Joseph worked ,we believe, for his uncle Thomas Collier, who began the business which had roots in Manchester and spread all over England, Thomas Collier & Co Ltd. Joseph was selected to come to Australia to begin branches of the business in both Melbourne and in Sydney.
When we first heard of Chorlton pon Medlock my mind played funny tricks on me and imagined the place to be out in the country with rolling hills, a mass of sheep and a few persons to look after them. It must be admitted that we got quite a shock to find out that it was simply a southern industrial suburb of Manchester.
We have spent many hours poring over your handiwork in Eyewitness and have to thank you for helping us to find out a little about where my ancestors came from. We do hope that some of the true Mancunians who keep watch on your site may like to look at our site and may be able to provide some information to help me put the whole thing together. Unfortunately Aidan, we cannot say anything about the area from first hand experience but we again thank you for your efforts which have proved to be very interesting reading. Keith & Margaret Collier.

Thank you very much indeed for your comments. Actually, the name is Chorlton on Medlock, or possibly Chorlton upon Medlock. I wonder if the business has anything to do with the tailors John Collier. I remember their advert from the 1960's 'John Collier John Collier the window to watch'. There was a shop at the top of Market Street and a neon sign with their logo at the top of the building - It's clearly visible in the film 'Hell is a City' made in 1959.


Name: tom murphy
Website:
From or connections with: Hulme and Wythenshawe
Present Location: Bayswater Victoria Australia
Subject: Fantastic
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Reader Message: Dear Aidan once again I am in awe at your untiring work, just spent a happy few hours reading all the emails,and enjoyed them all, trying to recall the location of Grosvenor St. can recall Pauldens and the R.A.Depot across the road from Pauldens ,was that Grosvenor St at the corner of Stretford Rd think it was All.Saints.also canremember that they found the earliest rail line down somewhere in Deansgate behind the City Hall.heard tell that it was the first rail line in Manchester and ran to Liverpool would be interesting if any reader knows any thing about it.best regards as always Tommy

Your memory is serving you quite well - Grosvenor Street is just on the other side of Oxford Road from Stretford Road. And you'll find the first railway station in the world on Liverpool Road, not far from Deansgate. It's now part of the Museum of Science and Industry, which I'm sure has information on the Manchster and Liverpool Railway.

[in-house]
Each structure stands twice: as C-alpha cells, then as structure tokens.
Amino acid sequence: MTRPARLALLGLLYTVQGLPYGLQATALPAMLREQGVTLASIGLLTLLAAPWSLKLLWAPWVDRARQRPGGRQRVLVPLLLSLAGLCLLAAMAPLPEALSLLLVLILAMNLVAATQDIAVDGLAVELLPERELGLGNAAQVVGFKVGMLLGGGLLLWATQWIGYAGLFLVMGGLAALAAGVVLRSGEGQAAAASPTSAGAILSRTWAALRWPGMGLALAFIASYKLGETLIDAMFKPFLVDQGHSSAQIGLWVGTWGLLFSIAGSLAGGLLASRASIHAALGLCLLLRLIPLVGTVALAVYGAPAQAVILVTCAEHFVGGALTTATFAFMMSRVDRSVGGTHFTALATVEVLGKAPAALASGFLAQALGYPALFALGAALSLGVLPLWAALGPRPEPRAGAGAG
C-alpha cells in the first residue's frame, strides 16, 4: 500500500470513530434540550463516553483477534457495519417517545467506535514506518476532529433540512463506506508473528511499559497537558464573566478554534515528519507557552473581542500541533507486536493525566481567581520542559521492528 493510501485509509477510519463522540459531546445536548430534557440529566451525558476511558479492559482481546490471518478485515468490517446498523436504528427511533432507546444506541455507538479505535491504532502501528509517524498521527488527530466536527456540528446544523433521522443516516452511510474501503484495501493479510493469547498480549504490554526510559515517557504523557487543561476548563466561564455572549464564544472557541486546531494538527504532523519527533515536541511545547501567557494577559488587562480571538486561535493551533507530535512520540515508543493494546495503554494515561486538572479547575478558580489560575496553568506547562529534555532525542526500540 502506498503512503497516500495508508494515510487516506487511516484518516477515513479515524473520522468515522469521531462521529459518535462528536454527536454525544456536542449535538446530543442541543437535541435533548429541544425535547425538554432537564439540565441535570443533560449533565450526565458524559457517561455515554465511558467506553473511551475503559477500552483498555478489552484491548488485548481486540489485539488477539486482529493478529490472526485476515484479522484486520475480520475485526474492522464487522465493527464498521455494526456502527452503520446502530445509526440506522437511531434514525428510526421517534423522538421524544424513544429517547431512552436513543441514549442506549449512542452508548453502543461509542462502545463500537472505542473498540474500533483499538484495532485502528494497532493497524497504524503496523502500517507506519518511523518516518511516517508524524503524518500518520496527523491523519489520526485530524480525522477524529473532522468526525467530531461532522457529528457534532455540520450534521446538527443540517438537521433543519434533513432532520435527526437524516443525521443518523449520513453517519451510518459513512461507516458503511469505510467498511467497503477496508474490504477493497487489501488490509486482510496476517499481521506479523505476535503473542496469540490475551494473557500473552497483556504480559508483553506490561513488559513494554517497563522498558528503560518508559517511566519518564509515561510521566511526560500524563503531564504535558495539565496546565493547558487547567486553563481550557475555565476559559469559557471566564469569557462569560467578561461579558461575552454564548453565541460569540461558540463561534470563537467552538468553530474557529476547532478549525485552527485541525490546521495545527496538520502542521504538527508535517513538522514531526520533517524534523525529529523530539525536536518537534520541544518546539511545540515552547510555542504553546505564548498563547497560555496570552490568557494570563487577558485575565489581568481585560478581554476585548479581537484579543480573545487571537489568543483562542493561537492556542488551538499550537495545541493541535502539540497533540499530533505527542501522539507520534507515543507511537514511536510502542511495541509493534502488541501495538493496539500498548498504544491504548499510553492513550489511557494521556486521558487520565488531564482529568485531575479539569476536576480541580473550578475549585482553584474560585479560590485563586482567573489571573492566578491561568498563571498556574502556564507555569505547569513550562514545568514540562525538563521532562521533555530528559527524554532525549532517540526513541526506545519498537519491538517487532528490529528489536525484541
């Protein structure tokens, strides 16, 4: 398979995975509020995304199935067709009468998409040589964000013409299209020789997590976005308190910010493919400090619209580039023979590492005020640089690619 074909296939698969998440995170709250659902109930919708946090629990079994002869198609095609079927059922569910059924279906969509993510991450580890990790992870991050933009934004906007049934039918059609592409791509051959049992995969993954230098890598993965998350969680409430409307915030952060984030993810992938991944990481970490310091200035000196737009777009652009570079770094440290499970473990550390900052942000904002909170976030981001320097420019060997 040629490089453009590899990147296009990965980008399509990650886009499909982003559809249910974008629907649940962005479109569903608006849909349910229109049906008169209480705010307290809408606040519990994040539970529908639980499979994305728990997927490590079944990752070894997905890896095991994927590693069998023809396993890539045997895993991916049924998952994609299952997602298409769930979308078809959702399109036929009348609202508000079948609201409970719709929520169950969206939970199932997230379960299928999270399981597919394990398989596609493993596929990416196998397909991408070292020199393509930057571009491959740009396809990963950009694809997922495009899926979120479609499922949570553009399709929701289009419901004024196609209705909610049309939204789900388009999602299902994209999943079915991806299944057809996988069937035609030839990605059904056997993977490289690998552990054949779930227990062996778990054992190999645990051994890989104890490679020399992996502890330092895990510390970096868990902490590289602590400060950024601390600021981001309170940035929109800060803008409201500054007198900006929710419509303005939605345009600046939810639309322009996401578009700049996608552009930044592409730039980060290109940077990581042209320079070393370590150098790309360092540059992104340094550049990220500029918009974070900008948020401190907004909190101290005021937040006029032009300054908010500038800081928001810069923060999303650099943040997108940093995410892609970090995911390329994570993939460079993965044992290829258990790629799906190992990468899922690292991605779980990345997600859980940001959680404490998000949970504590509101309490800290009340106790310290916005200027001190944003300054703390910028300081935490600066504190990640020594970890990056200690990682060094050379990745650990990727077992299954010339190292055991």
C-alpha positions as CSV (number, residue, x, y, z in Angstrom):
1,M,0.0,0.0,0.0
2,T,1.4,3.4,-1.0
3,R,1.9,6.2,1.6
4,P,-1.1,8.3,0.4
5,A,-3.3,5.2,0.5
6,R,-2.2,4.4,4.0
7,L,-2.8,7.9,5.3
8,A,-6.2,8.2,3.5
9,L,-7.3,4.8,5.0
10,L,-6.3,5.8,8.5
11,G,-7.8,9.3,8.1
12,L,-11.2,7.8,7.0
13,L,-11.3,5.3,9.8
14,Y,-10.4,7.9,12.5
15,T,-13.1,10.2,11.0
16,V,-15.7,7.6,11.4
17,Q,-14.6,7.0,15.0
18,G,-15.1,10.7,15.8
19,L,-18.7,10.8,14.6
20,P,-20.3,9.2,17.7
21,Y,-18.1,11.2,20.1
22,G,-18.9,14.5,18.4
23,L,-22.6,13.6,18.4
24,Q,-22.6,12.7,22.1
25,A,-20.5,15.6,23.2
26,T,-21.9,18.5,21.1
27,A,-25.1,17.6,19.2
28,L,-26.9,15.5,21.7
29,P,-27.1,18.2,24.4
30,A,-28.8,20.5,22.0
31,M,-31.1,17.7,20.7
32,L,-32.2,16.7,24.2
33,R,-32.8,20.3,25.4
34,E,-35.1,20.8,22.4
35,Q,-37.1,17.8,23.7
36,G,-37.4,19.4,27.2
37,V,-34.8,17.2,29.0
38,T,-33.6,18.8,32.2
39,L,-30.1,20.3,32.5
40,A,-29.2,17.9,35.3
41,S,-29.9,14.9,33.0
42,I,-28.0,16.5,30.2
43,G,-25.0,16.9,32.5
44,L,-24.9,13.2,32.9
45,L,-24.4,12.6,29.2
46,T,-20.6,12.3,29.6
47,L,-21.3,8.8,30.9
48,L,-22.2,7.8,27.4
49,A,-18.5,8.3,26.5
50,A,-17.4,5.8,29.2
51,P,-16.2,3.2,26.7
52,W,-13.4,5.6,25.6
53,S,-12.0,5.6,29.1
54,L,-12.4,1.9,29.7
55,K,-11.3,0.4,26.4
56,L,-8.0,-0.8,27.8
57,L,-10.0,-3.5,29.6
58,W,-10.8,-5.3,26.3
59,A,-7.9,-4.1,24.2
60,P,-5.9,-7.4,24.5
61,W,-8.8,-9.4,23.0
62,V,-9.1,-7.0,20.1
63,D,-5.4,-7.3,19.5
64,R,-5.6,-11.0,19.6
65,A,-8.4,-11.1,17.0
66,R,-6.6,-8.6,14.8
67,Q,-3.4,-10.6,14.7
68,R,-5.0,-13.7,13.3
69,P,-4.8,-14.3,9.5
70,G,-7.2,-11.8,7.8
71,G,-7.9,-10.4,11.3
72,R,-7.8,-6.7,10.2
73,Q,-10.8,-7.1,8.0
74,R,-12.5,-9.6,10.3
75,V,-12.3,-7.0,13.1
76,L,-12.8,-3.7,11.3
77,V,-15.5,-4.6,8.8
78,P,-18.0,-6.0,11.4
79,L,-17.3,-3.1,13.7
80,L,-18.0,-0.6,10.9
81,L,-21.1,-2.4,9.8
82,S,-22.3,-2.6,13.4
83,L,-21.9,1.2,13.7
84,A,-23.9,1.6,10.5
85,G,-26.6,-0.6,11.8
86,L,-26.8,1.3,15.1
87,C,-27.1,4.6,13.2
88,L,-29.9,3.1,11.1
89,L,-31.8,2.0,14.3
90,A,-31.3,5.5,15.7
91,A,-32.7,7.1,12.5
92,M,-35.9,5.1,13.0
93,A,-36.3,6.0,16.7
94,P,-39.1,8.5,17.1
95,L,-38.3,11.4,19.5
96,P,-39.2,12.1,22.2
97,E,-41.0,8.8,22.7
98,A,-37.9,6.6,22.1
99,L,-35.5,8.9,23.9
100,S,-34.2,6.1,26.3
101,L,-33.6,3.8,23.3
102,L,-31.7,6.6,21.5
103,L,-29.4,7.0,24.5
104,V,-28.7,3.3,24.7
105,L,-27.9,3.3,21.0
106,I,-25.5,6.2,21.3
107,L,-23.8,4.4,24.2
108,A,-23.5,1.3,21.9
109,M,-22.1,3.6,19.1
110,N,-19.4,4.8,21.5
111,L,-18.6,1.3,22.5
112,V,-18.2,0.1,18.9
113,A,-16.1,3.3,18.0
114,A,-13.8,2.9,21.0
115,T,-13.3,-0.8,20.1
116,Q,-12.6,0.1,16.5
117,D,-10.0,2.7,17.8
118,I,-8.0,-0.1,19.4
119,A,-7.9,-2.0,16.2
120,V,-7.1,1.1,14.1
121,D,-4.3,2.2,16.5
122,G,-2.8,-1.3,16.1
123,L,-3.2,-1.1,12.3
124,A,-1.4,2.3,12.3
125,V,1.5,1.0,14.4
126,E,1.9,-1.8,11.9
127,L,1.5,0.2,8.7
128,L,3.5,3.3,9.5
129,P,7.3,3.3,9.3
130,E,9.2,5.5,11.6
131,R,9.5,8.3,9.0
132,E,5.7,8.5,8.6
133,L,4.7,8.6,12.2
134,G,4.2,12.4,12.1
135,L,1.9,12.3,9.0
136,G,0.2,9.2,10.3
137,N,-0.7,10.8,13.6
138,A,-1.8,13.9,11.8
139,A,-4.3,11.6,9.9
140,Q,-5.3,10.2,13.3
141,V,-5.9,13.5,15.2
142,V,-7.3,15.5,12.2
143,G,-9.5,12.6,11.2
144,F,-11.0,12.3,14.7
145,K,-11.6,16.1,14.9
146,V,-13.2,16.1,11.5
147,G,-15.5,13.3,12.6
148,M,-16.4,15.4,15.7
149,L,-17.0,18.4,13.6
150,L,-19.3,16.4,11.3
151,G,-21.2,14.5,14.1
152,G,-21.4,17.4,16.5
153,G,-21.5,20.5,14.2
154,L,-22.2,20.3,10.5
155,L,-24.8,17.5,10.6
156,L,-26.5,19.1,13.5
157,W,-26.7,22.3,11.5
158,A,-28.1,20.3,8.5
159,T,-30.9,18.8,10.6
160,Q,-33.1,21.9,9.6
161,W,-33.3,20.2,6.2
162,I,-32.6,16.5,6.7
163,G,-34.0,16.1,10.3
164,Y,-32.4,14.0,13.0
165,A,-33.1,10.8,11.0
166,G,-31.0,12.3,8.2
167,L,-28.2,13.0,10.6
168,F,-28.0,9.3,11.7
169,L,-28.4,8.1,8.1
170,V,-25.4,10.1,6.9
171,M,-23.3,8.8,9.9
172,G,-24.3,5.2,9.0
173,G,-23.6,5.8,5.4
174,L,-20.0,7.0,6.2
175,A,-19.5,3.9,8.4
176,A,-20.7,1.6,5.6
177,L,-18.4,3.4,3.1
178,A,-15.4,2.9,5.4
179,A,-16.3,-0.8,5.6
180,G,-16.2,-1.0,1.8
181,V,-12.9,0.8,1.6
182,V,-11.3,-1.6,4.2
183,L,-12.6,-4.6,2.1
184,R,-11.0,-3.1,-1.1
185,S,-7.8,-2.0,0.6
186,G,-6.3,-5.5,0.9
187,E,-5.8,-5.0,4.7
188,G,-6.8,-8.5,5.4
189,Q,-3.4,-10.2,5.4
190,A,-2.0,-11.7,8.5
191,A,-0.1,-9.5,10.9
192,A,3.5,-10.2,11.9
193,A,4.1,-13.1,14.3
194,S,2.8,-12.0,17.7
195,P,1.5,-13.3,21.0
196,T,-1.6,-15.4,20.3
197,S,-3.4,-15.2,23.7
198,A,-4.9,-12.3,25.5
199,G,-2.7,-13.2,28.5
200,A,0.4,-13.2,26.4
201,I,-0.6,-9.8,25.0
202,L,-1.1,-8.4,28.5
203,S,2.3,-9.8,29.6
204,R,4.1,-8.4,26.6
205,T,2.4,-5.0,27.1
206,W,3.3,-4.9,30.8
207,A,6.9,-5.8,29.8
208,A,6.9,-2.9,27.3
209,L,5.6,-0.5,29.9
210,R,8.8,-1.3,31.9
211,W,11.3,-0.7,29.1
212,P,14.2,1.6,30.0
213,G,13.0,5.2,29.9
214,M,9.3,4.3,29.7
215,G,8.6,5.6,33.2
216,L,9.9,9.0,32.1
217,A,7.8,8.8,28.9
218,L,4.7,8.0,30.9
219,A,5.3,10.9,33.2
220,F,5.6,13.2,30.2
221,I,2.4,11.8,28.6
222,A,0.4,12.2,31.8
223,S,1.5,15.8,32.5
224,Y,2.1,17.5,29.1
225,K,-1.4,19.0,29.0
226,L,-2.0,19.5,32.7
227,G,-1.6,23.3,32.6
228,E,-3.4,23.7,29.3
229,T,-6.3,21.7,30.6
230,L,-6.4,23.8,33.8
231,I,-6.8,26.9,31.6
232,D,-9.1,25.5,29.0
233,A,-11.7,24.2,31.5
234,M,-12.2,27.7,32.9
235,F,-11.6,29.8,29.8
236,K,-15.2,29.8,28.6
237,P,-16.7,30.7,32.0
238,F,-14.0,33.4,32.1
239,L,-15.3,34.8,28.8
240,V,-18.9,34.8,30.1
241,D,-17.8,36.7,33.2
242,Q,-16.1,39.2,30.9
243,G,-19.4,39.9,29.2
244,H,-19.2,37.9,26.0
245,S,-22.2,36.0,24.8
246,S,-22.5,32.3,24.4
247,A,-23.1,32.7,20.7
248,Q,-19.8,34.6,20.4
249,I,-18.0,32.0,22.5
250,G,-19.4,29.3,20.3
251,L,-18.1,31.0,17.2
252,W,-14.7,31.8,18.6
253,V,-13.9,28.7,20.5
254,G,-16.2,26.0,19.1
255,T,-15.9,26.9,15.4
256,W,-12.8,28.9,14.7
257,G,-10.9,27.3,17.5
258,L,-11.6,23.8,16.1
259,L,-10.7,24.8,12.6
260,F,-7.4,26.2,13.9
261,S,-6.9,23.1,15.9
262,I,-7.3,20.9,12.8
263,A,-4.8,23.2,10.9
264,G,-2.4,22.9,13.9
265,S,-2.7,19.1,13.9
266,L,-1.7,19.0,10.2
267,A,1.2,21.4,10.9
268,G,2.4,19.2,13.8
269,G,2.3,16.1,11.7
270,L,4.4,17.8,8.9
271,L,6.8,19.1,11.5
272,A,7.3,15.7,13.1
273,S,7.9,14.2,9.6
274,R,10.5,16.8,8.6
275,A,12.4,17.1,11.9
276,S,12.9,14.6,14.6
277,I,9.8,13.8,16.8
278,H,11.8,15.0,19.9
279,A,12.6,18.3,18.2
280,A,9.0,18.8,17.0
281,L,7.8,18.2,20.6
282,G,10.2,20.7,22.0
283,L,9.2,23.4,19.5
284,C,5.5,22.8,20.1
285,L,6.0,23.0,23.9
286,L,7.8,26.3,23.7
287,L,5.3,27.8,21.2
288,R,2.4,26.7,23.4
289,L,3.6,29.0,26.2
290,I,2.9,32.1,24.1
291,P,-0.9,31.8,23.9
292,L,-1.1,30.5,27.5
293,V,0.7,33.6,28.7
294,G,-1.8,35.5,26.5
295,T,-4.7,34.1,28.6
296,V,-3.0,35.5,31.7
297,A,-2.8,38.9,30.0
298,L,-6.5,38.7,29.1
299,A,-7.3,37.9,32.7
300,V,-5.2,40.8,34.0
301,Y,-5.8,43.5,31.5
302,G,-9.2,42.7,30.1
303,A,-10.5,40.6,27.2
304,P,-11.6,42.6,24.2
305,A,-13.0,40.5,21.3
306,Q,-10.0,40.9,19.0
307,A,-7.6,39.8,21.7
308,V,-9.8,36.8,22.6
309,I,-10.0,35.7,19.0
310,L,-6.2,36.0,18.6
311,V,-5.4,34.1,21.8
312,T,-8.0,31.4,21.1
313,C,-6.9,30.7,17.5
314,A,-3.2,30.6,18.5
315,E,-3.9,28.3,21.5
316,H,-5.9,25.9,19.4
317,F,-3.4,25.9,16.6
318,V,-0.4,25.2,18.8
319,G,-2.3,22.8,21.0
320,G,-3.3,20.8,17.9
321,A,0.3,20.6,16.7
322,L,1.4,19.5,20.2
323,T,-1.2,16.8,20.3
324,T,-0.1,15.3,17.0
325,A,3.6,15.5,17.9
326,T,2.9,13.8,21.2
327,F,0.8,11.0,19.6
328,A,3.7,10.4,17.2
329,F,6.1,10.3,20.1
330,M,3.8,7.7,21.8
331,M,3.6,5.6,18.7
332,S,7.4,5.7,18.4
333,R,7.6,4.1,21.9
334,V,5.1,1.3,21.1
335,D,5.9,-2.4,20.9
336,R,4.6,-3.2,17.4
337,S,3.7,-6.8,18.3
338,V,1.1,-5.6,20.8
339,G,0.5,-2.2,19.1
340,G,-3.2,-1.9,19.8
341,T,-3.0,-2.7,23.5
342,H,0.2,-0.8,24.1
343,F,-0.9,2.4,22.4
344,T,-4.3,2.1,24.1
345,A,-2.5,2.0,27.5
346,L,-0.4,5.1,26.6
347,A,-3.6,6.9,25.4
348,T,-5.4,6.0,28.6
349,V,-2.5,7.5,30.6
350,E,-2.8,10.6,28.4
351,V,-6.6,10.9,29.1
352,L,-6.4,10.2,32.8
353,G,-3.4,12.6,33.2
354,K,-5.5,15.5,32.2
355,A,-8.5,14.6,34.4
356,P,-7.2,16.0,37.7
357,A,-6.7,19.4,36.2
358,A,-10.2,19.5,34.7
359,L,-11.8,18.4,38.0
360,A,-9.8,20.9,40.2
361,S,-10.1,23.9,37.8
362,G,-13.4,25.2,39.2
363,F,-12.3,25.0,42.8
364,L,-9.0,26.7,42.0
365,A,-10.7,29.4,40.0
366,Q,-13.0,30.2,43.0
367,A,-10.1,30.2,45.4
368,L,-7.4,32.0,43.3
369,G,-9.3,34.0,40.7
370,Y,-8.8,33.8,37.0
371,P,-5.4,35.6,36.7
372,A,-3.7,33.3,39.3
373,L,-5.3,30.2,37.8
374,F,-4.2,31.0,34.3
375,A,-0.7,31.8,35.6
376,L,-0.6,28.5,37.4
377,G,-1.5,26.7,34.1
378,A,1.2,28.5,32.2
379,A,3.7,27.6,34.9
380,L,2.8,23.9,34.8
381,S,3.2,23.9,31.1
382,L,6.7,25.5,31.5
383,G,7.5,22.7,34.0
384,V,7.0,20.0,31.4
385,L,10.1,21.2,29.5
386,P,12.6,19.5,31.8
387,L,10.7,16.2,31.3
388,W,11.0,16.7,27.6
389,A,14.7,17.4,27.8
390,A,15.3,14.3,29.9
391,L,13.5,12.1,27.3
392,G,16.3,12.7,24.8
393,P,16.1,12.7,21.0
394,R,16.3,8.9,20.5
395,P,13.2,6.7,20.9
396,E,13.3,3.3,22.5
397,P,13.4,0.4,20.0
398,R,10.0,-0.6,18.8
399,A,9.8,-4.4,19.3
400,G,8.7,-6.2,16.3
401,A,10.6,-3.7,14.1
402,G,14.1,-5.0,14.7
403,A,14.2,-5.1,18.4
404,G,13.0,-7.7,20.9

Name: Irene Mooes
Website:
From or connections with: All over Chorlton on Medlock and Ardwick, Chorlton cum Hardy, Harpurhey, Withington.
Present Location: Bethesda, North Wales.
Subject: St. Thomas's Ardwick
EWM Photo:
Reader Message: Dear Aidan, I hope I'm not repeating a previous story, but the school rooms of St. Thomas's in Ardwick still stand behind the church. They are very dilapidated and run down. The church is being used as a community centre. My mother's family lived on Back Downing Street when they came over from South Wales, all the kids went to St. Thomas's school until they went to work aged 14. My uncle Jo reputedly sang like an angel in the school choir. I have a picture of the school rooms if you would like to use it.

Thanks for the offer of the picture - My normal policy is to use readers old photographs rather than recent ones- These are photographs I could not have taken myself. I've decided to use an old photograph sent by Irene previously, taken out the window of her bedroom in Chorlton on Medlock. It's a far cry from her present home in Bethesda, North Wales. Here are Irene's comments on the picture:

This shot is taken from the backyard of 7 Avon Street, Chorlton on Medlock, looking towards Old Elm Street and on to Brunswick Street. This is where I was born and grew up. The view is the houses around begining to be demolished for slum clearance. Up until then, we never saw a black jack or a cockroach, once the other houses began to disappear, we were festooned with the things. Yuck. This was in the late 1960s. Geoffrey Street used to be directly infront of the back gate, but the houses shown here that are just about standing, may have been Ismay Street.

I took the photo a very long time ago, with an instamatic camera that I saved up to buy with my spends every week. I bought the camera from Denis the Chemist at the top of Avon Street, on the way towards Shakespeare Street.

 

Name: Geoff Air
Website:
From or connections with: Prestwich, bury
Present Location: Bury, Lancashire
Subject: fascinating insights
EWM Photo:
Reader Message: Dear Aidan
I too came across your site via a friend. Having read some, no all, of the comments I am very pleased that some one has the time and the obvious dedication to collate the information and imput it onto the net.
I lived in Prestwich for about 16 years [1984-2000] and in that time it has changed out of almost all recognition. The longfield shopping center, off Bury new Road, is almost derelict. At one time it was a pleasure going around the numerous stores , both large and small. Now all that remains is a small group of 'seconds' shops and one supermarket.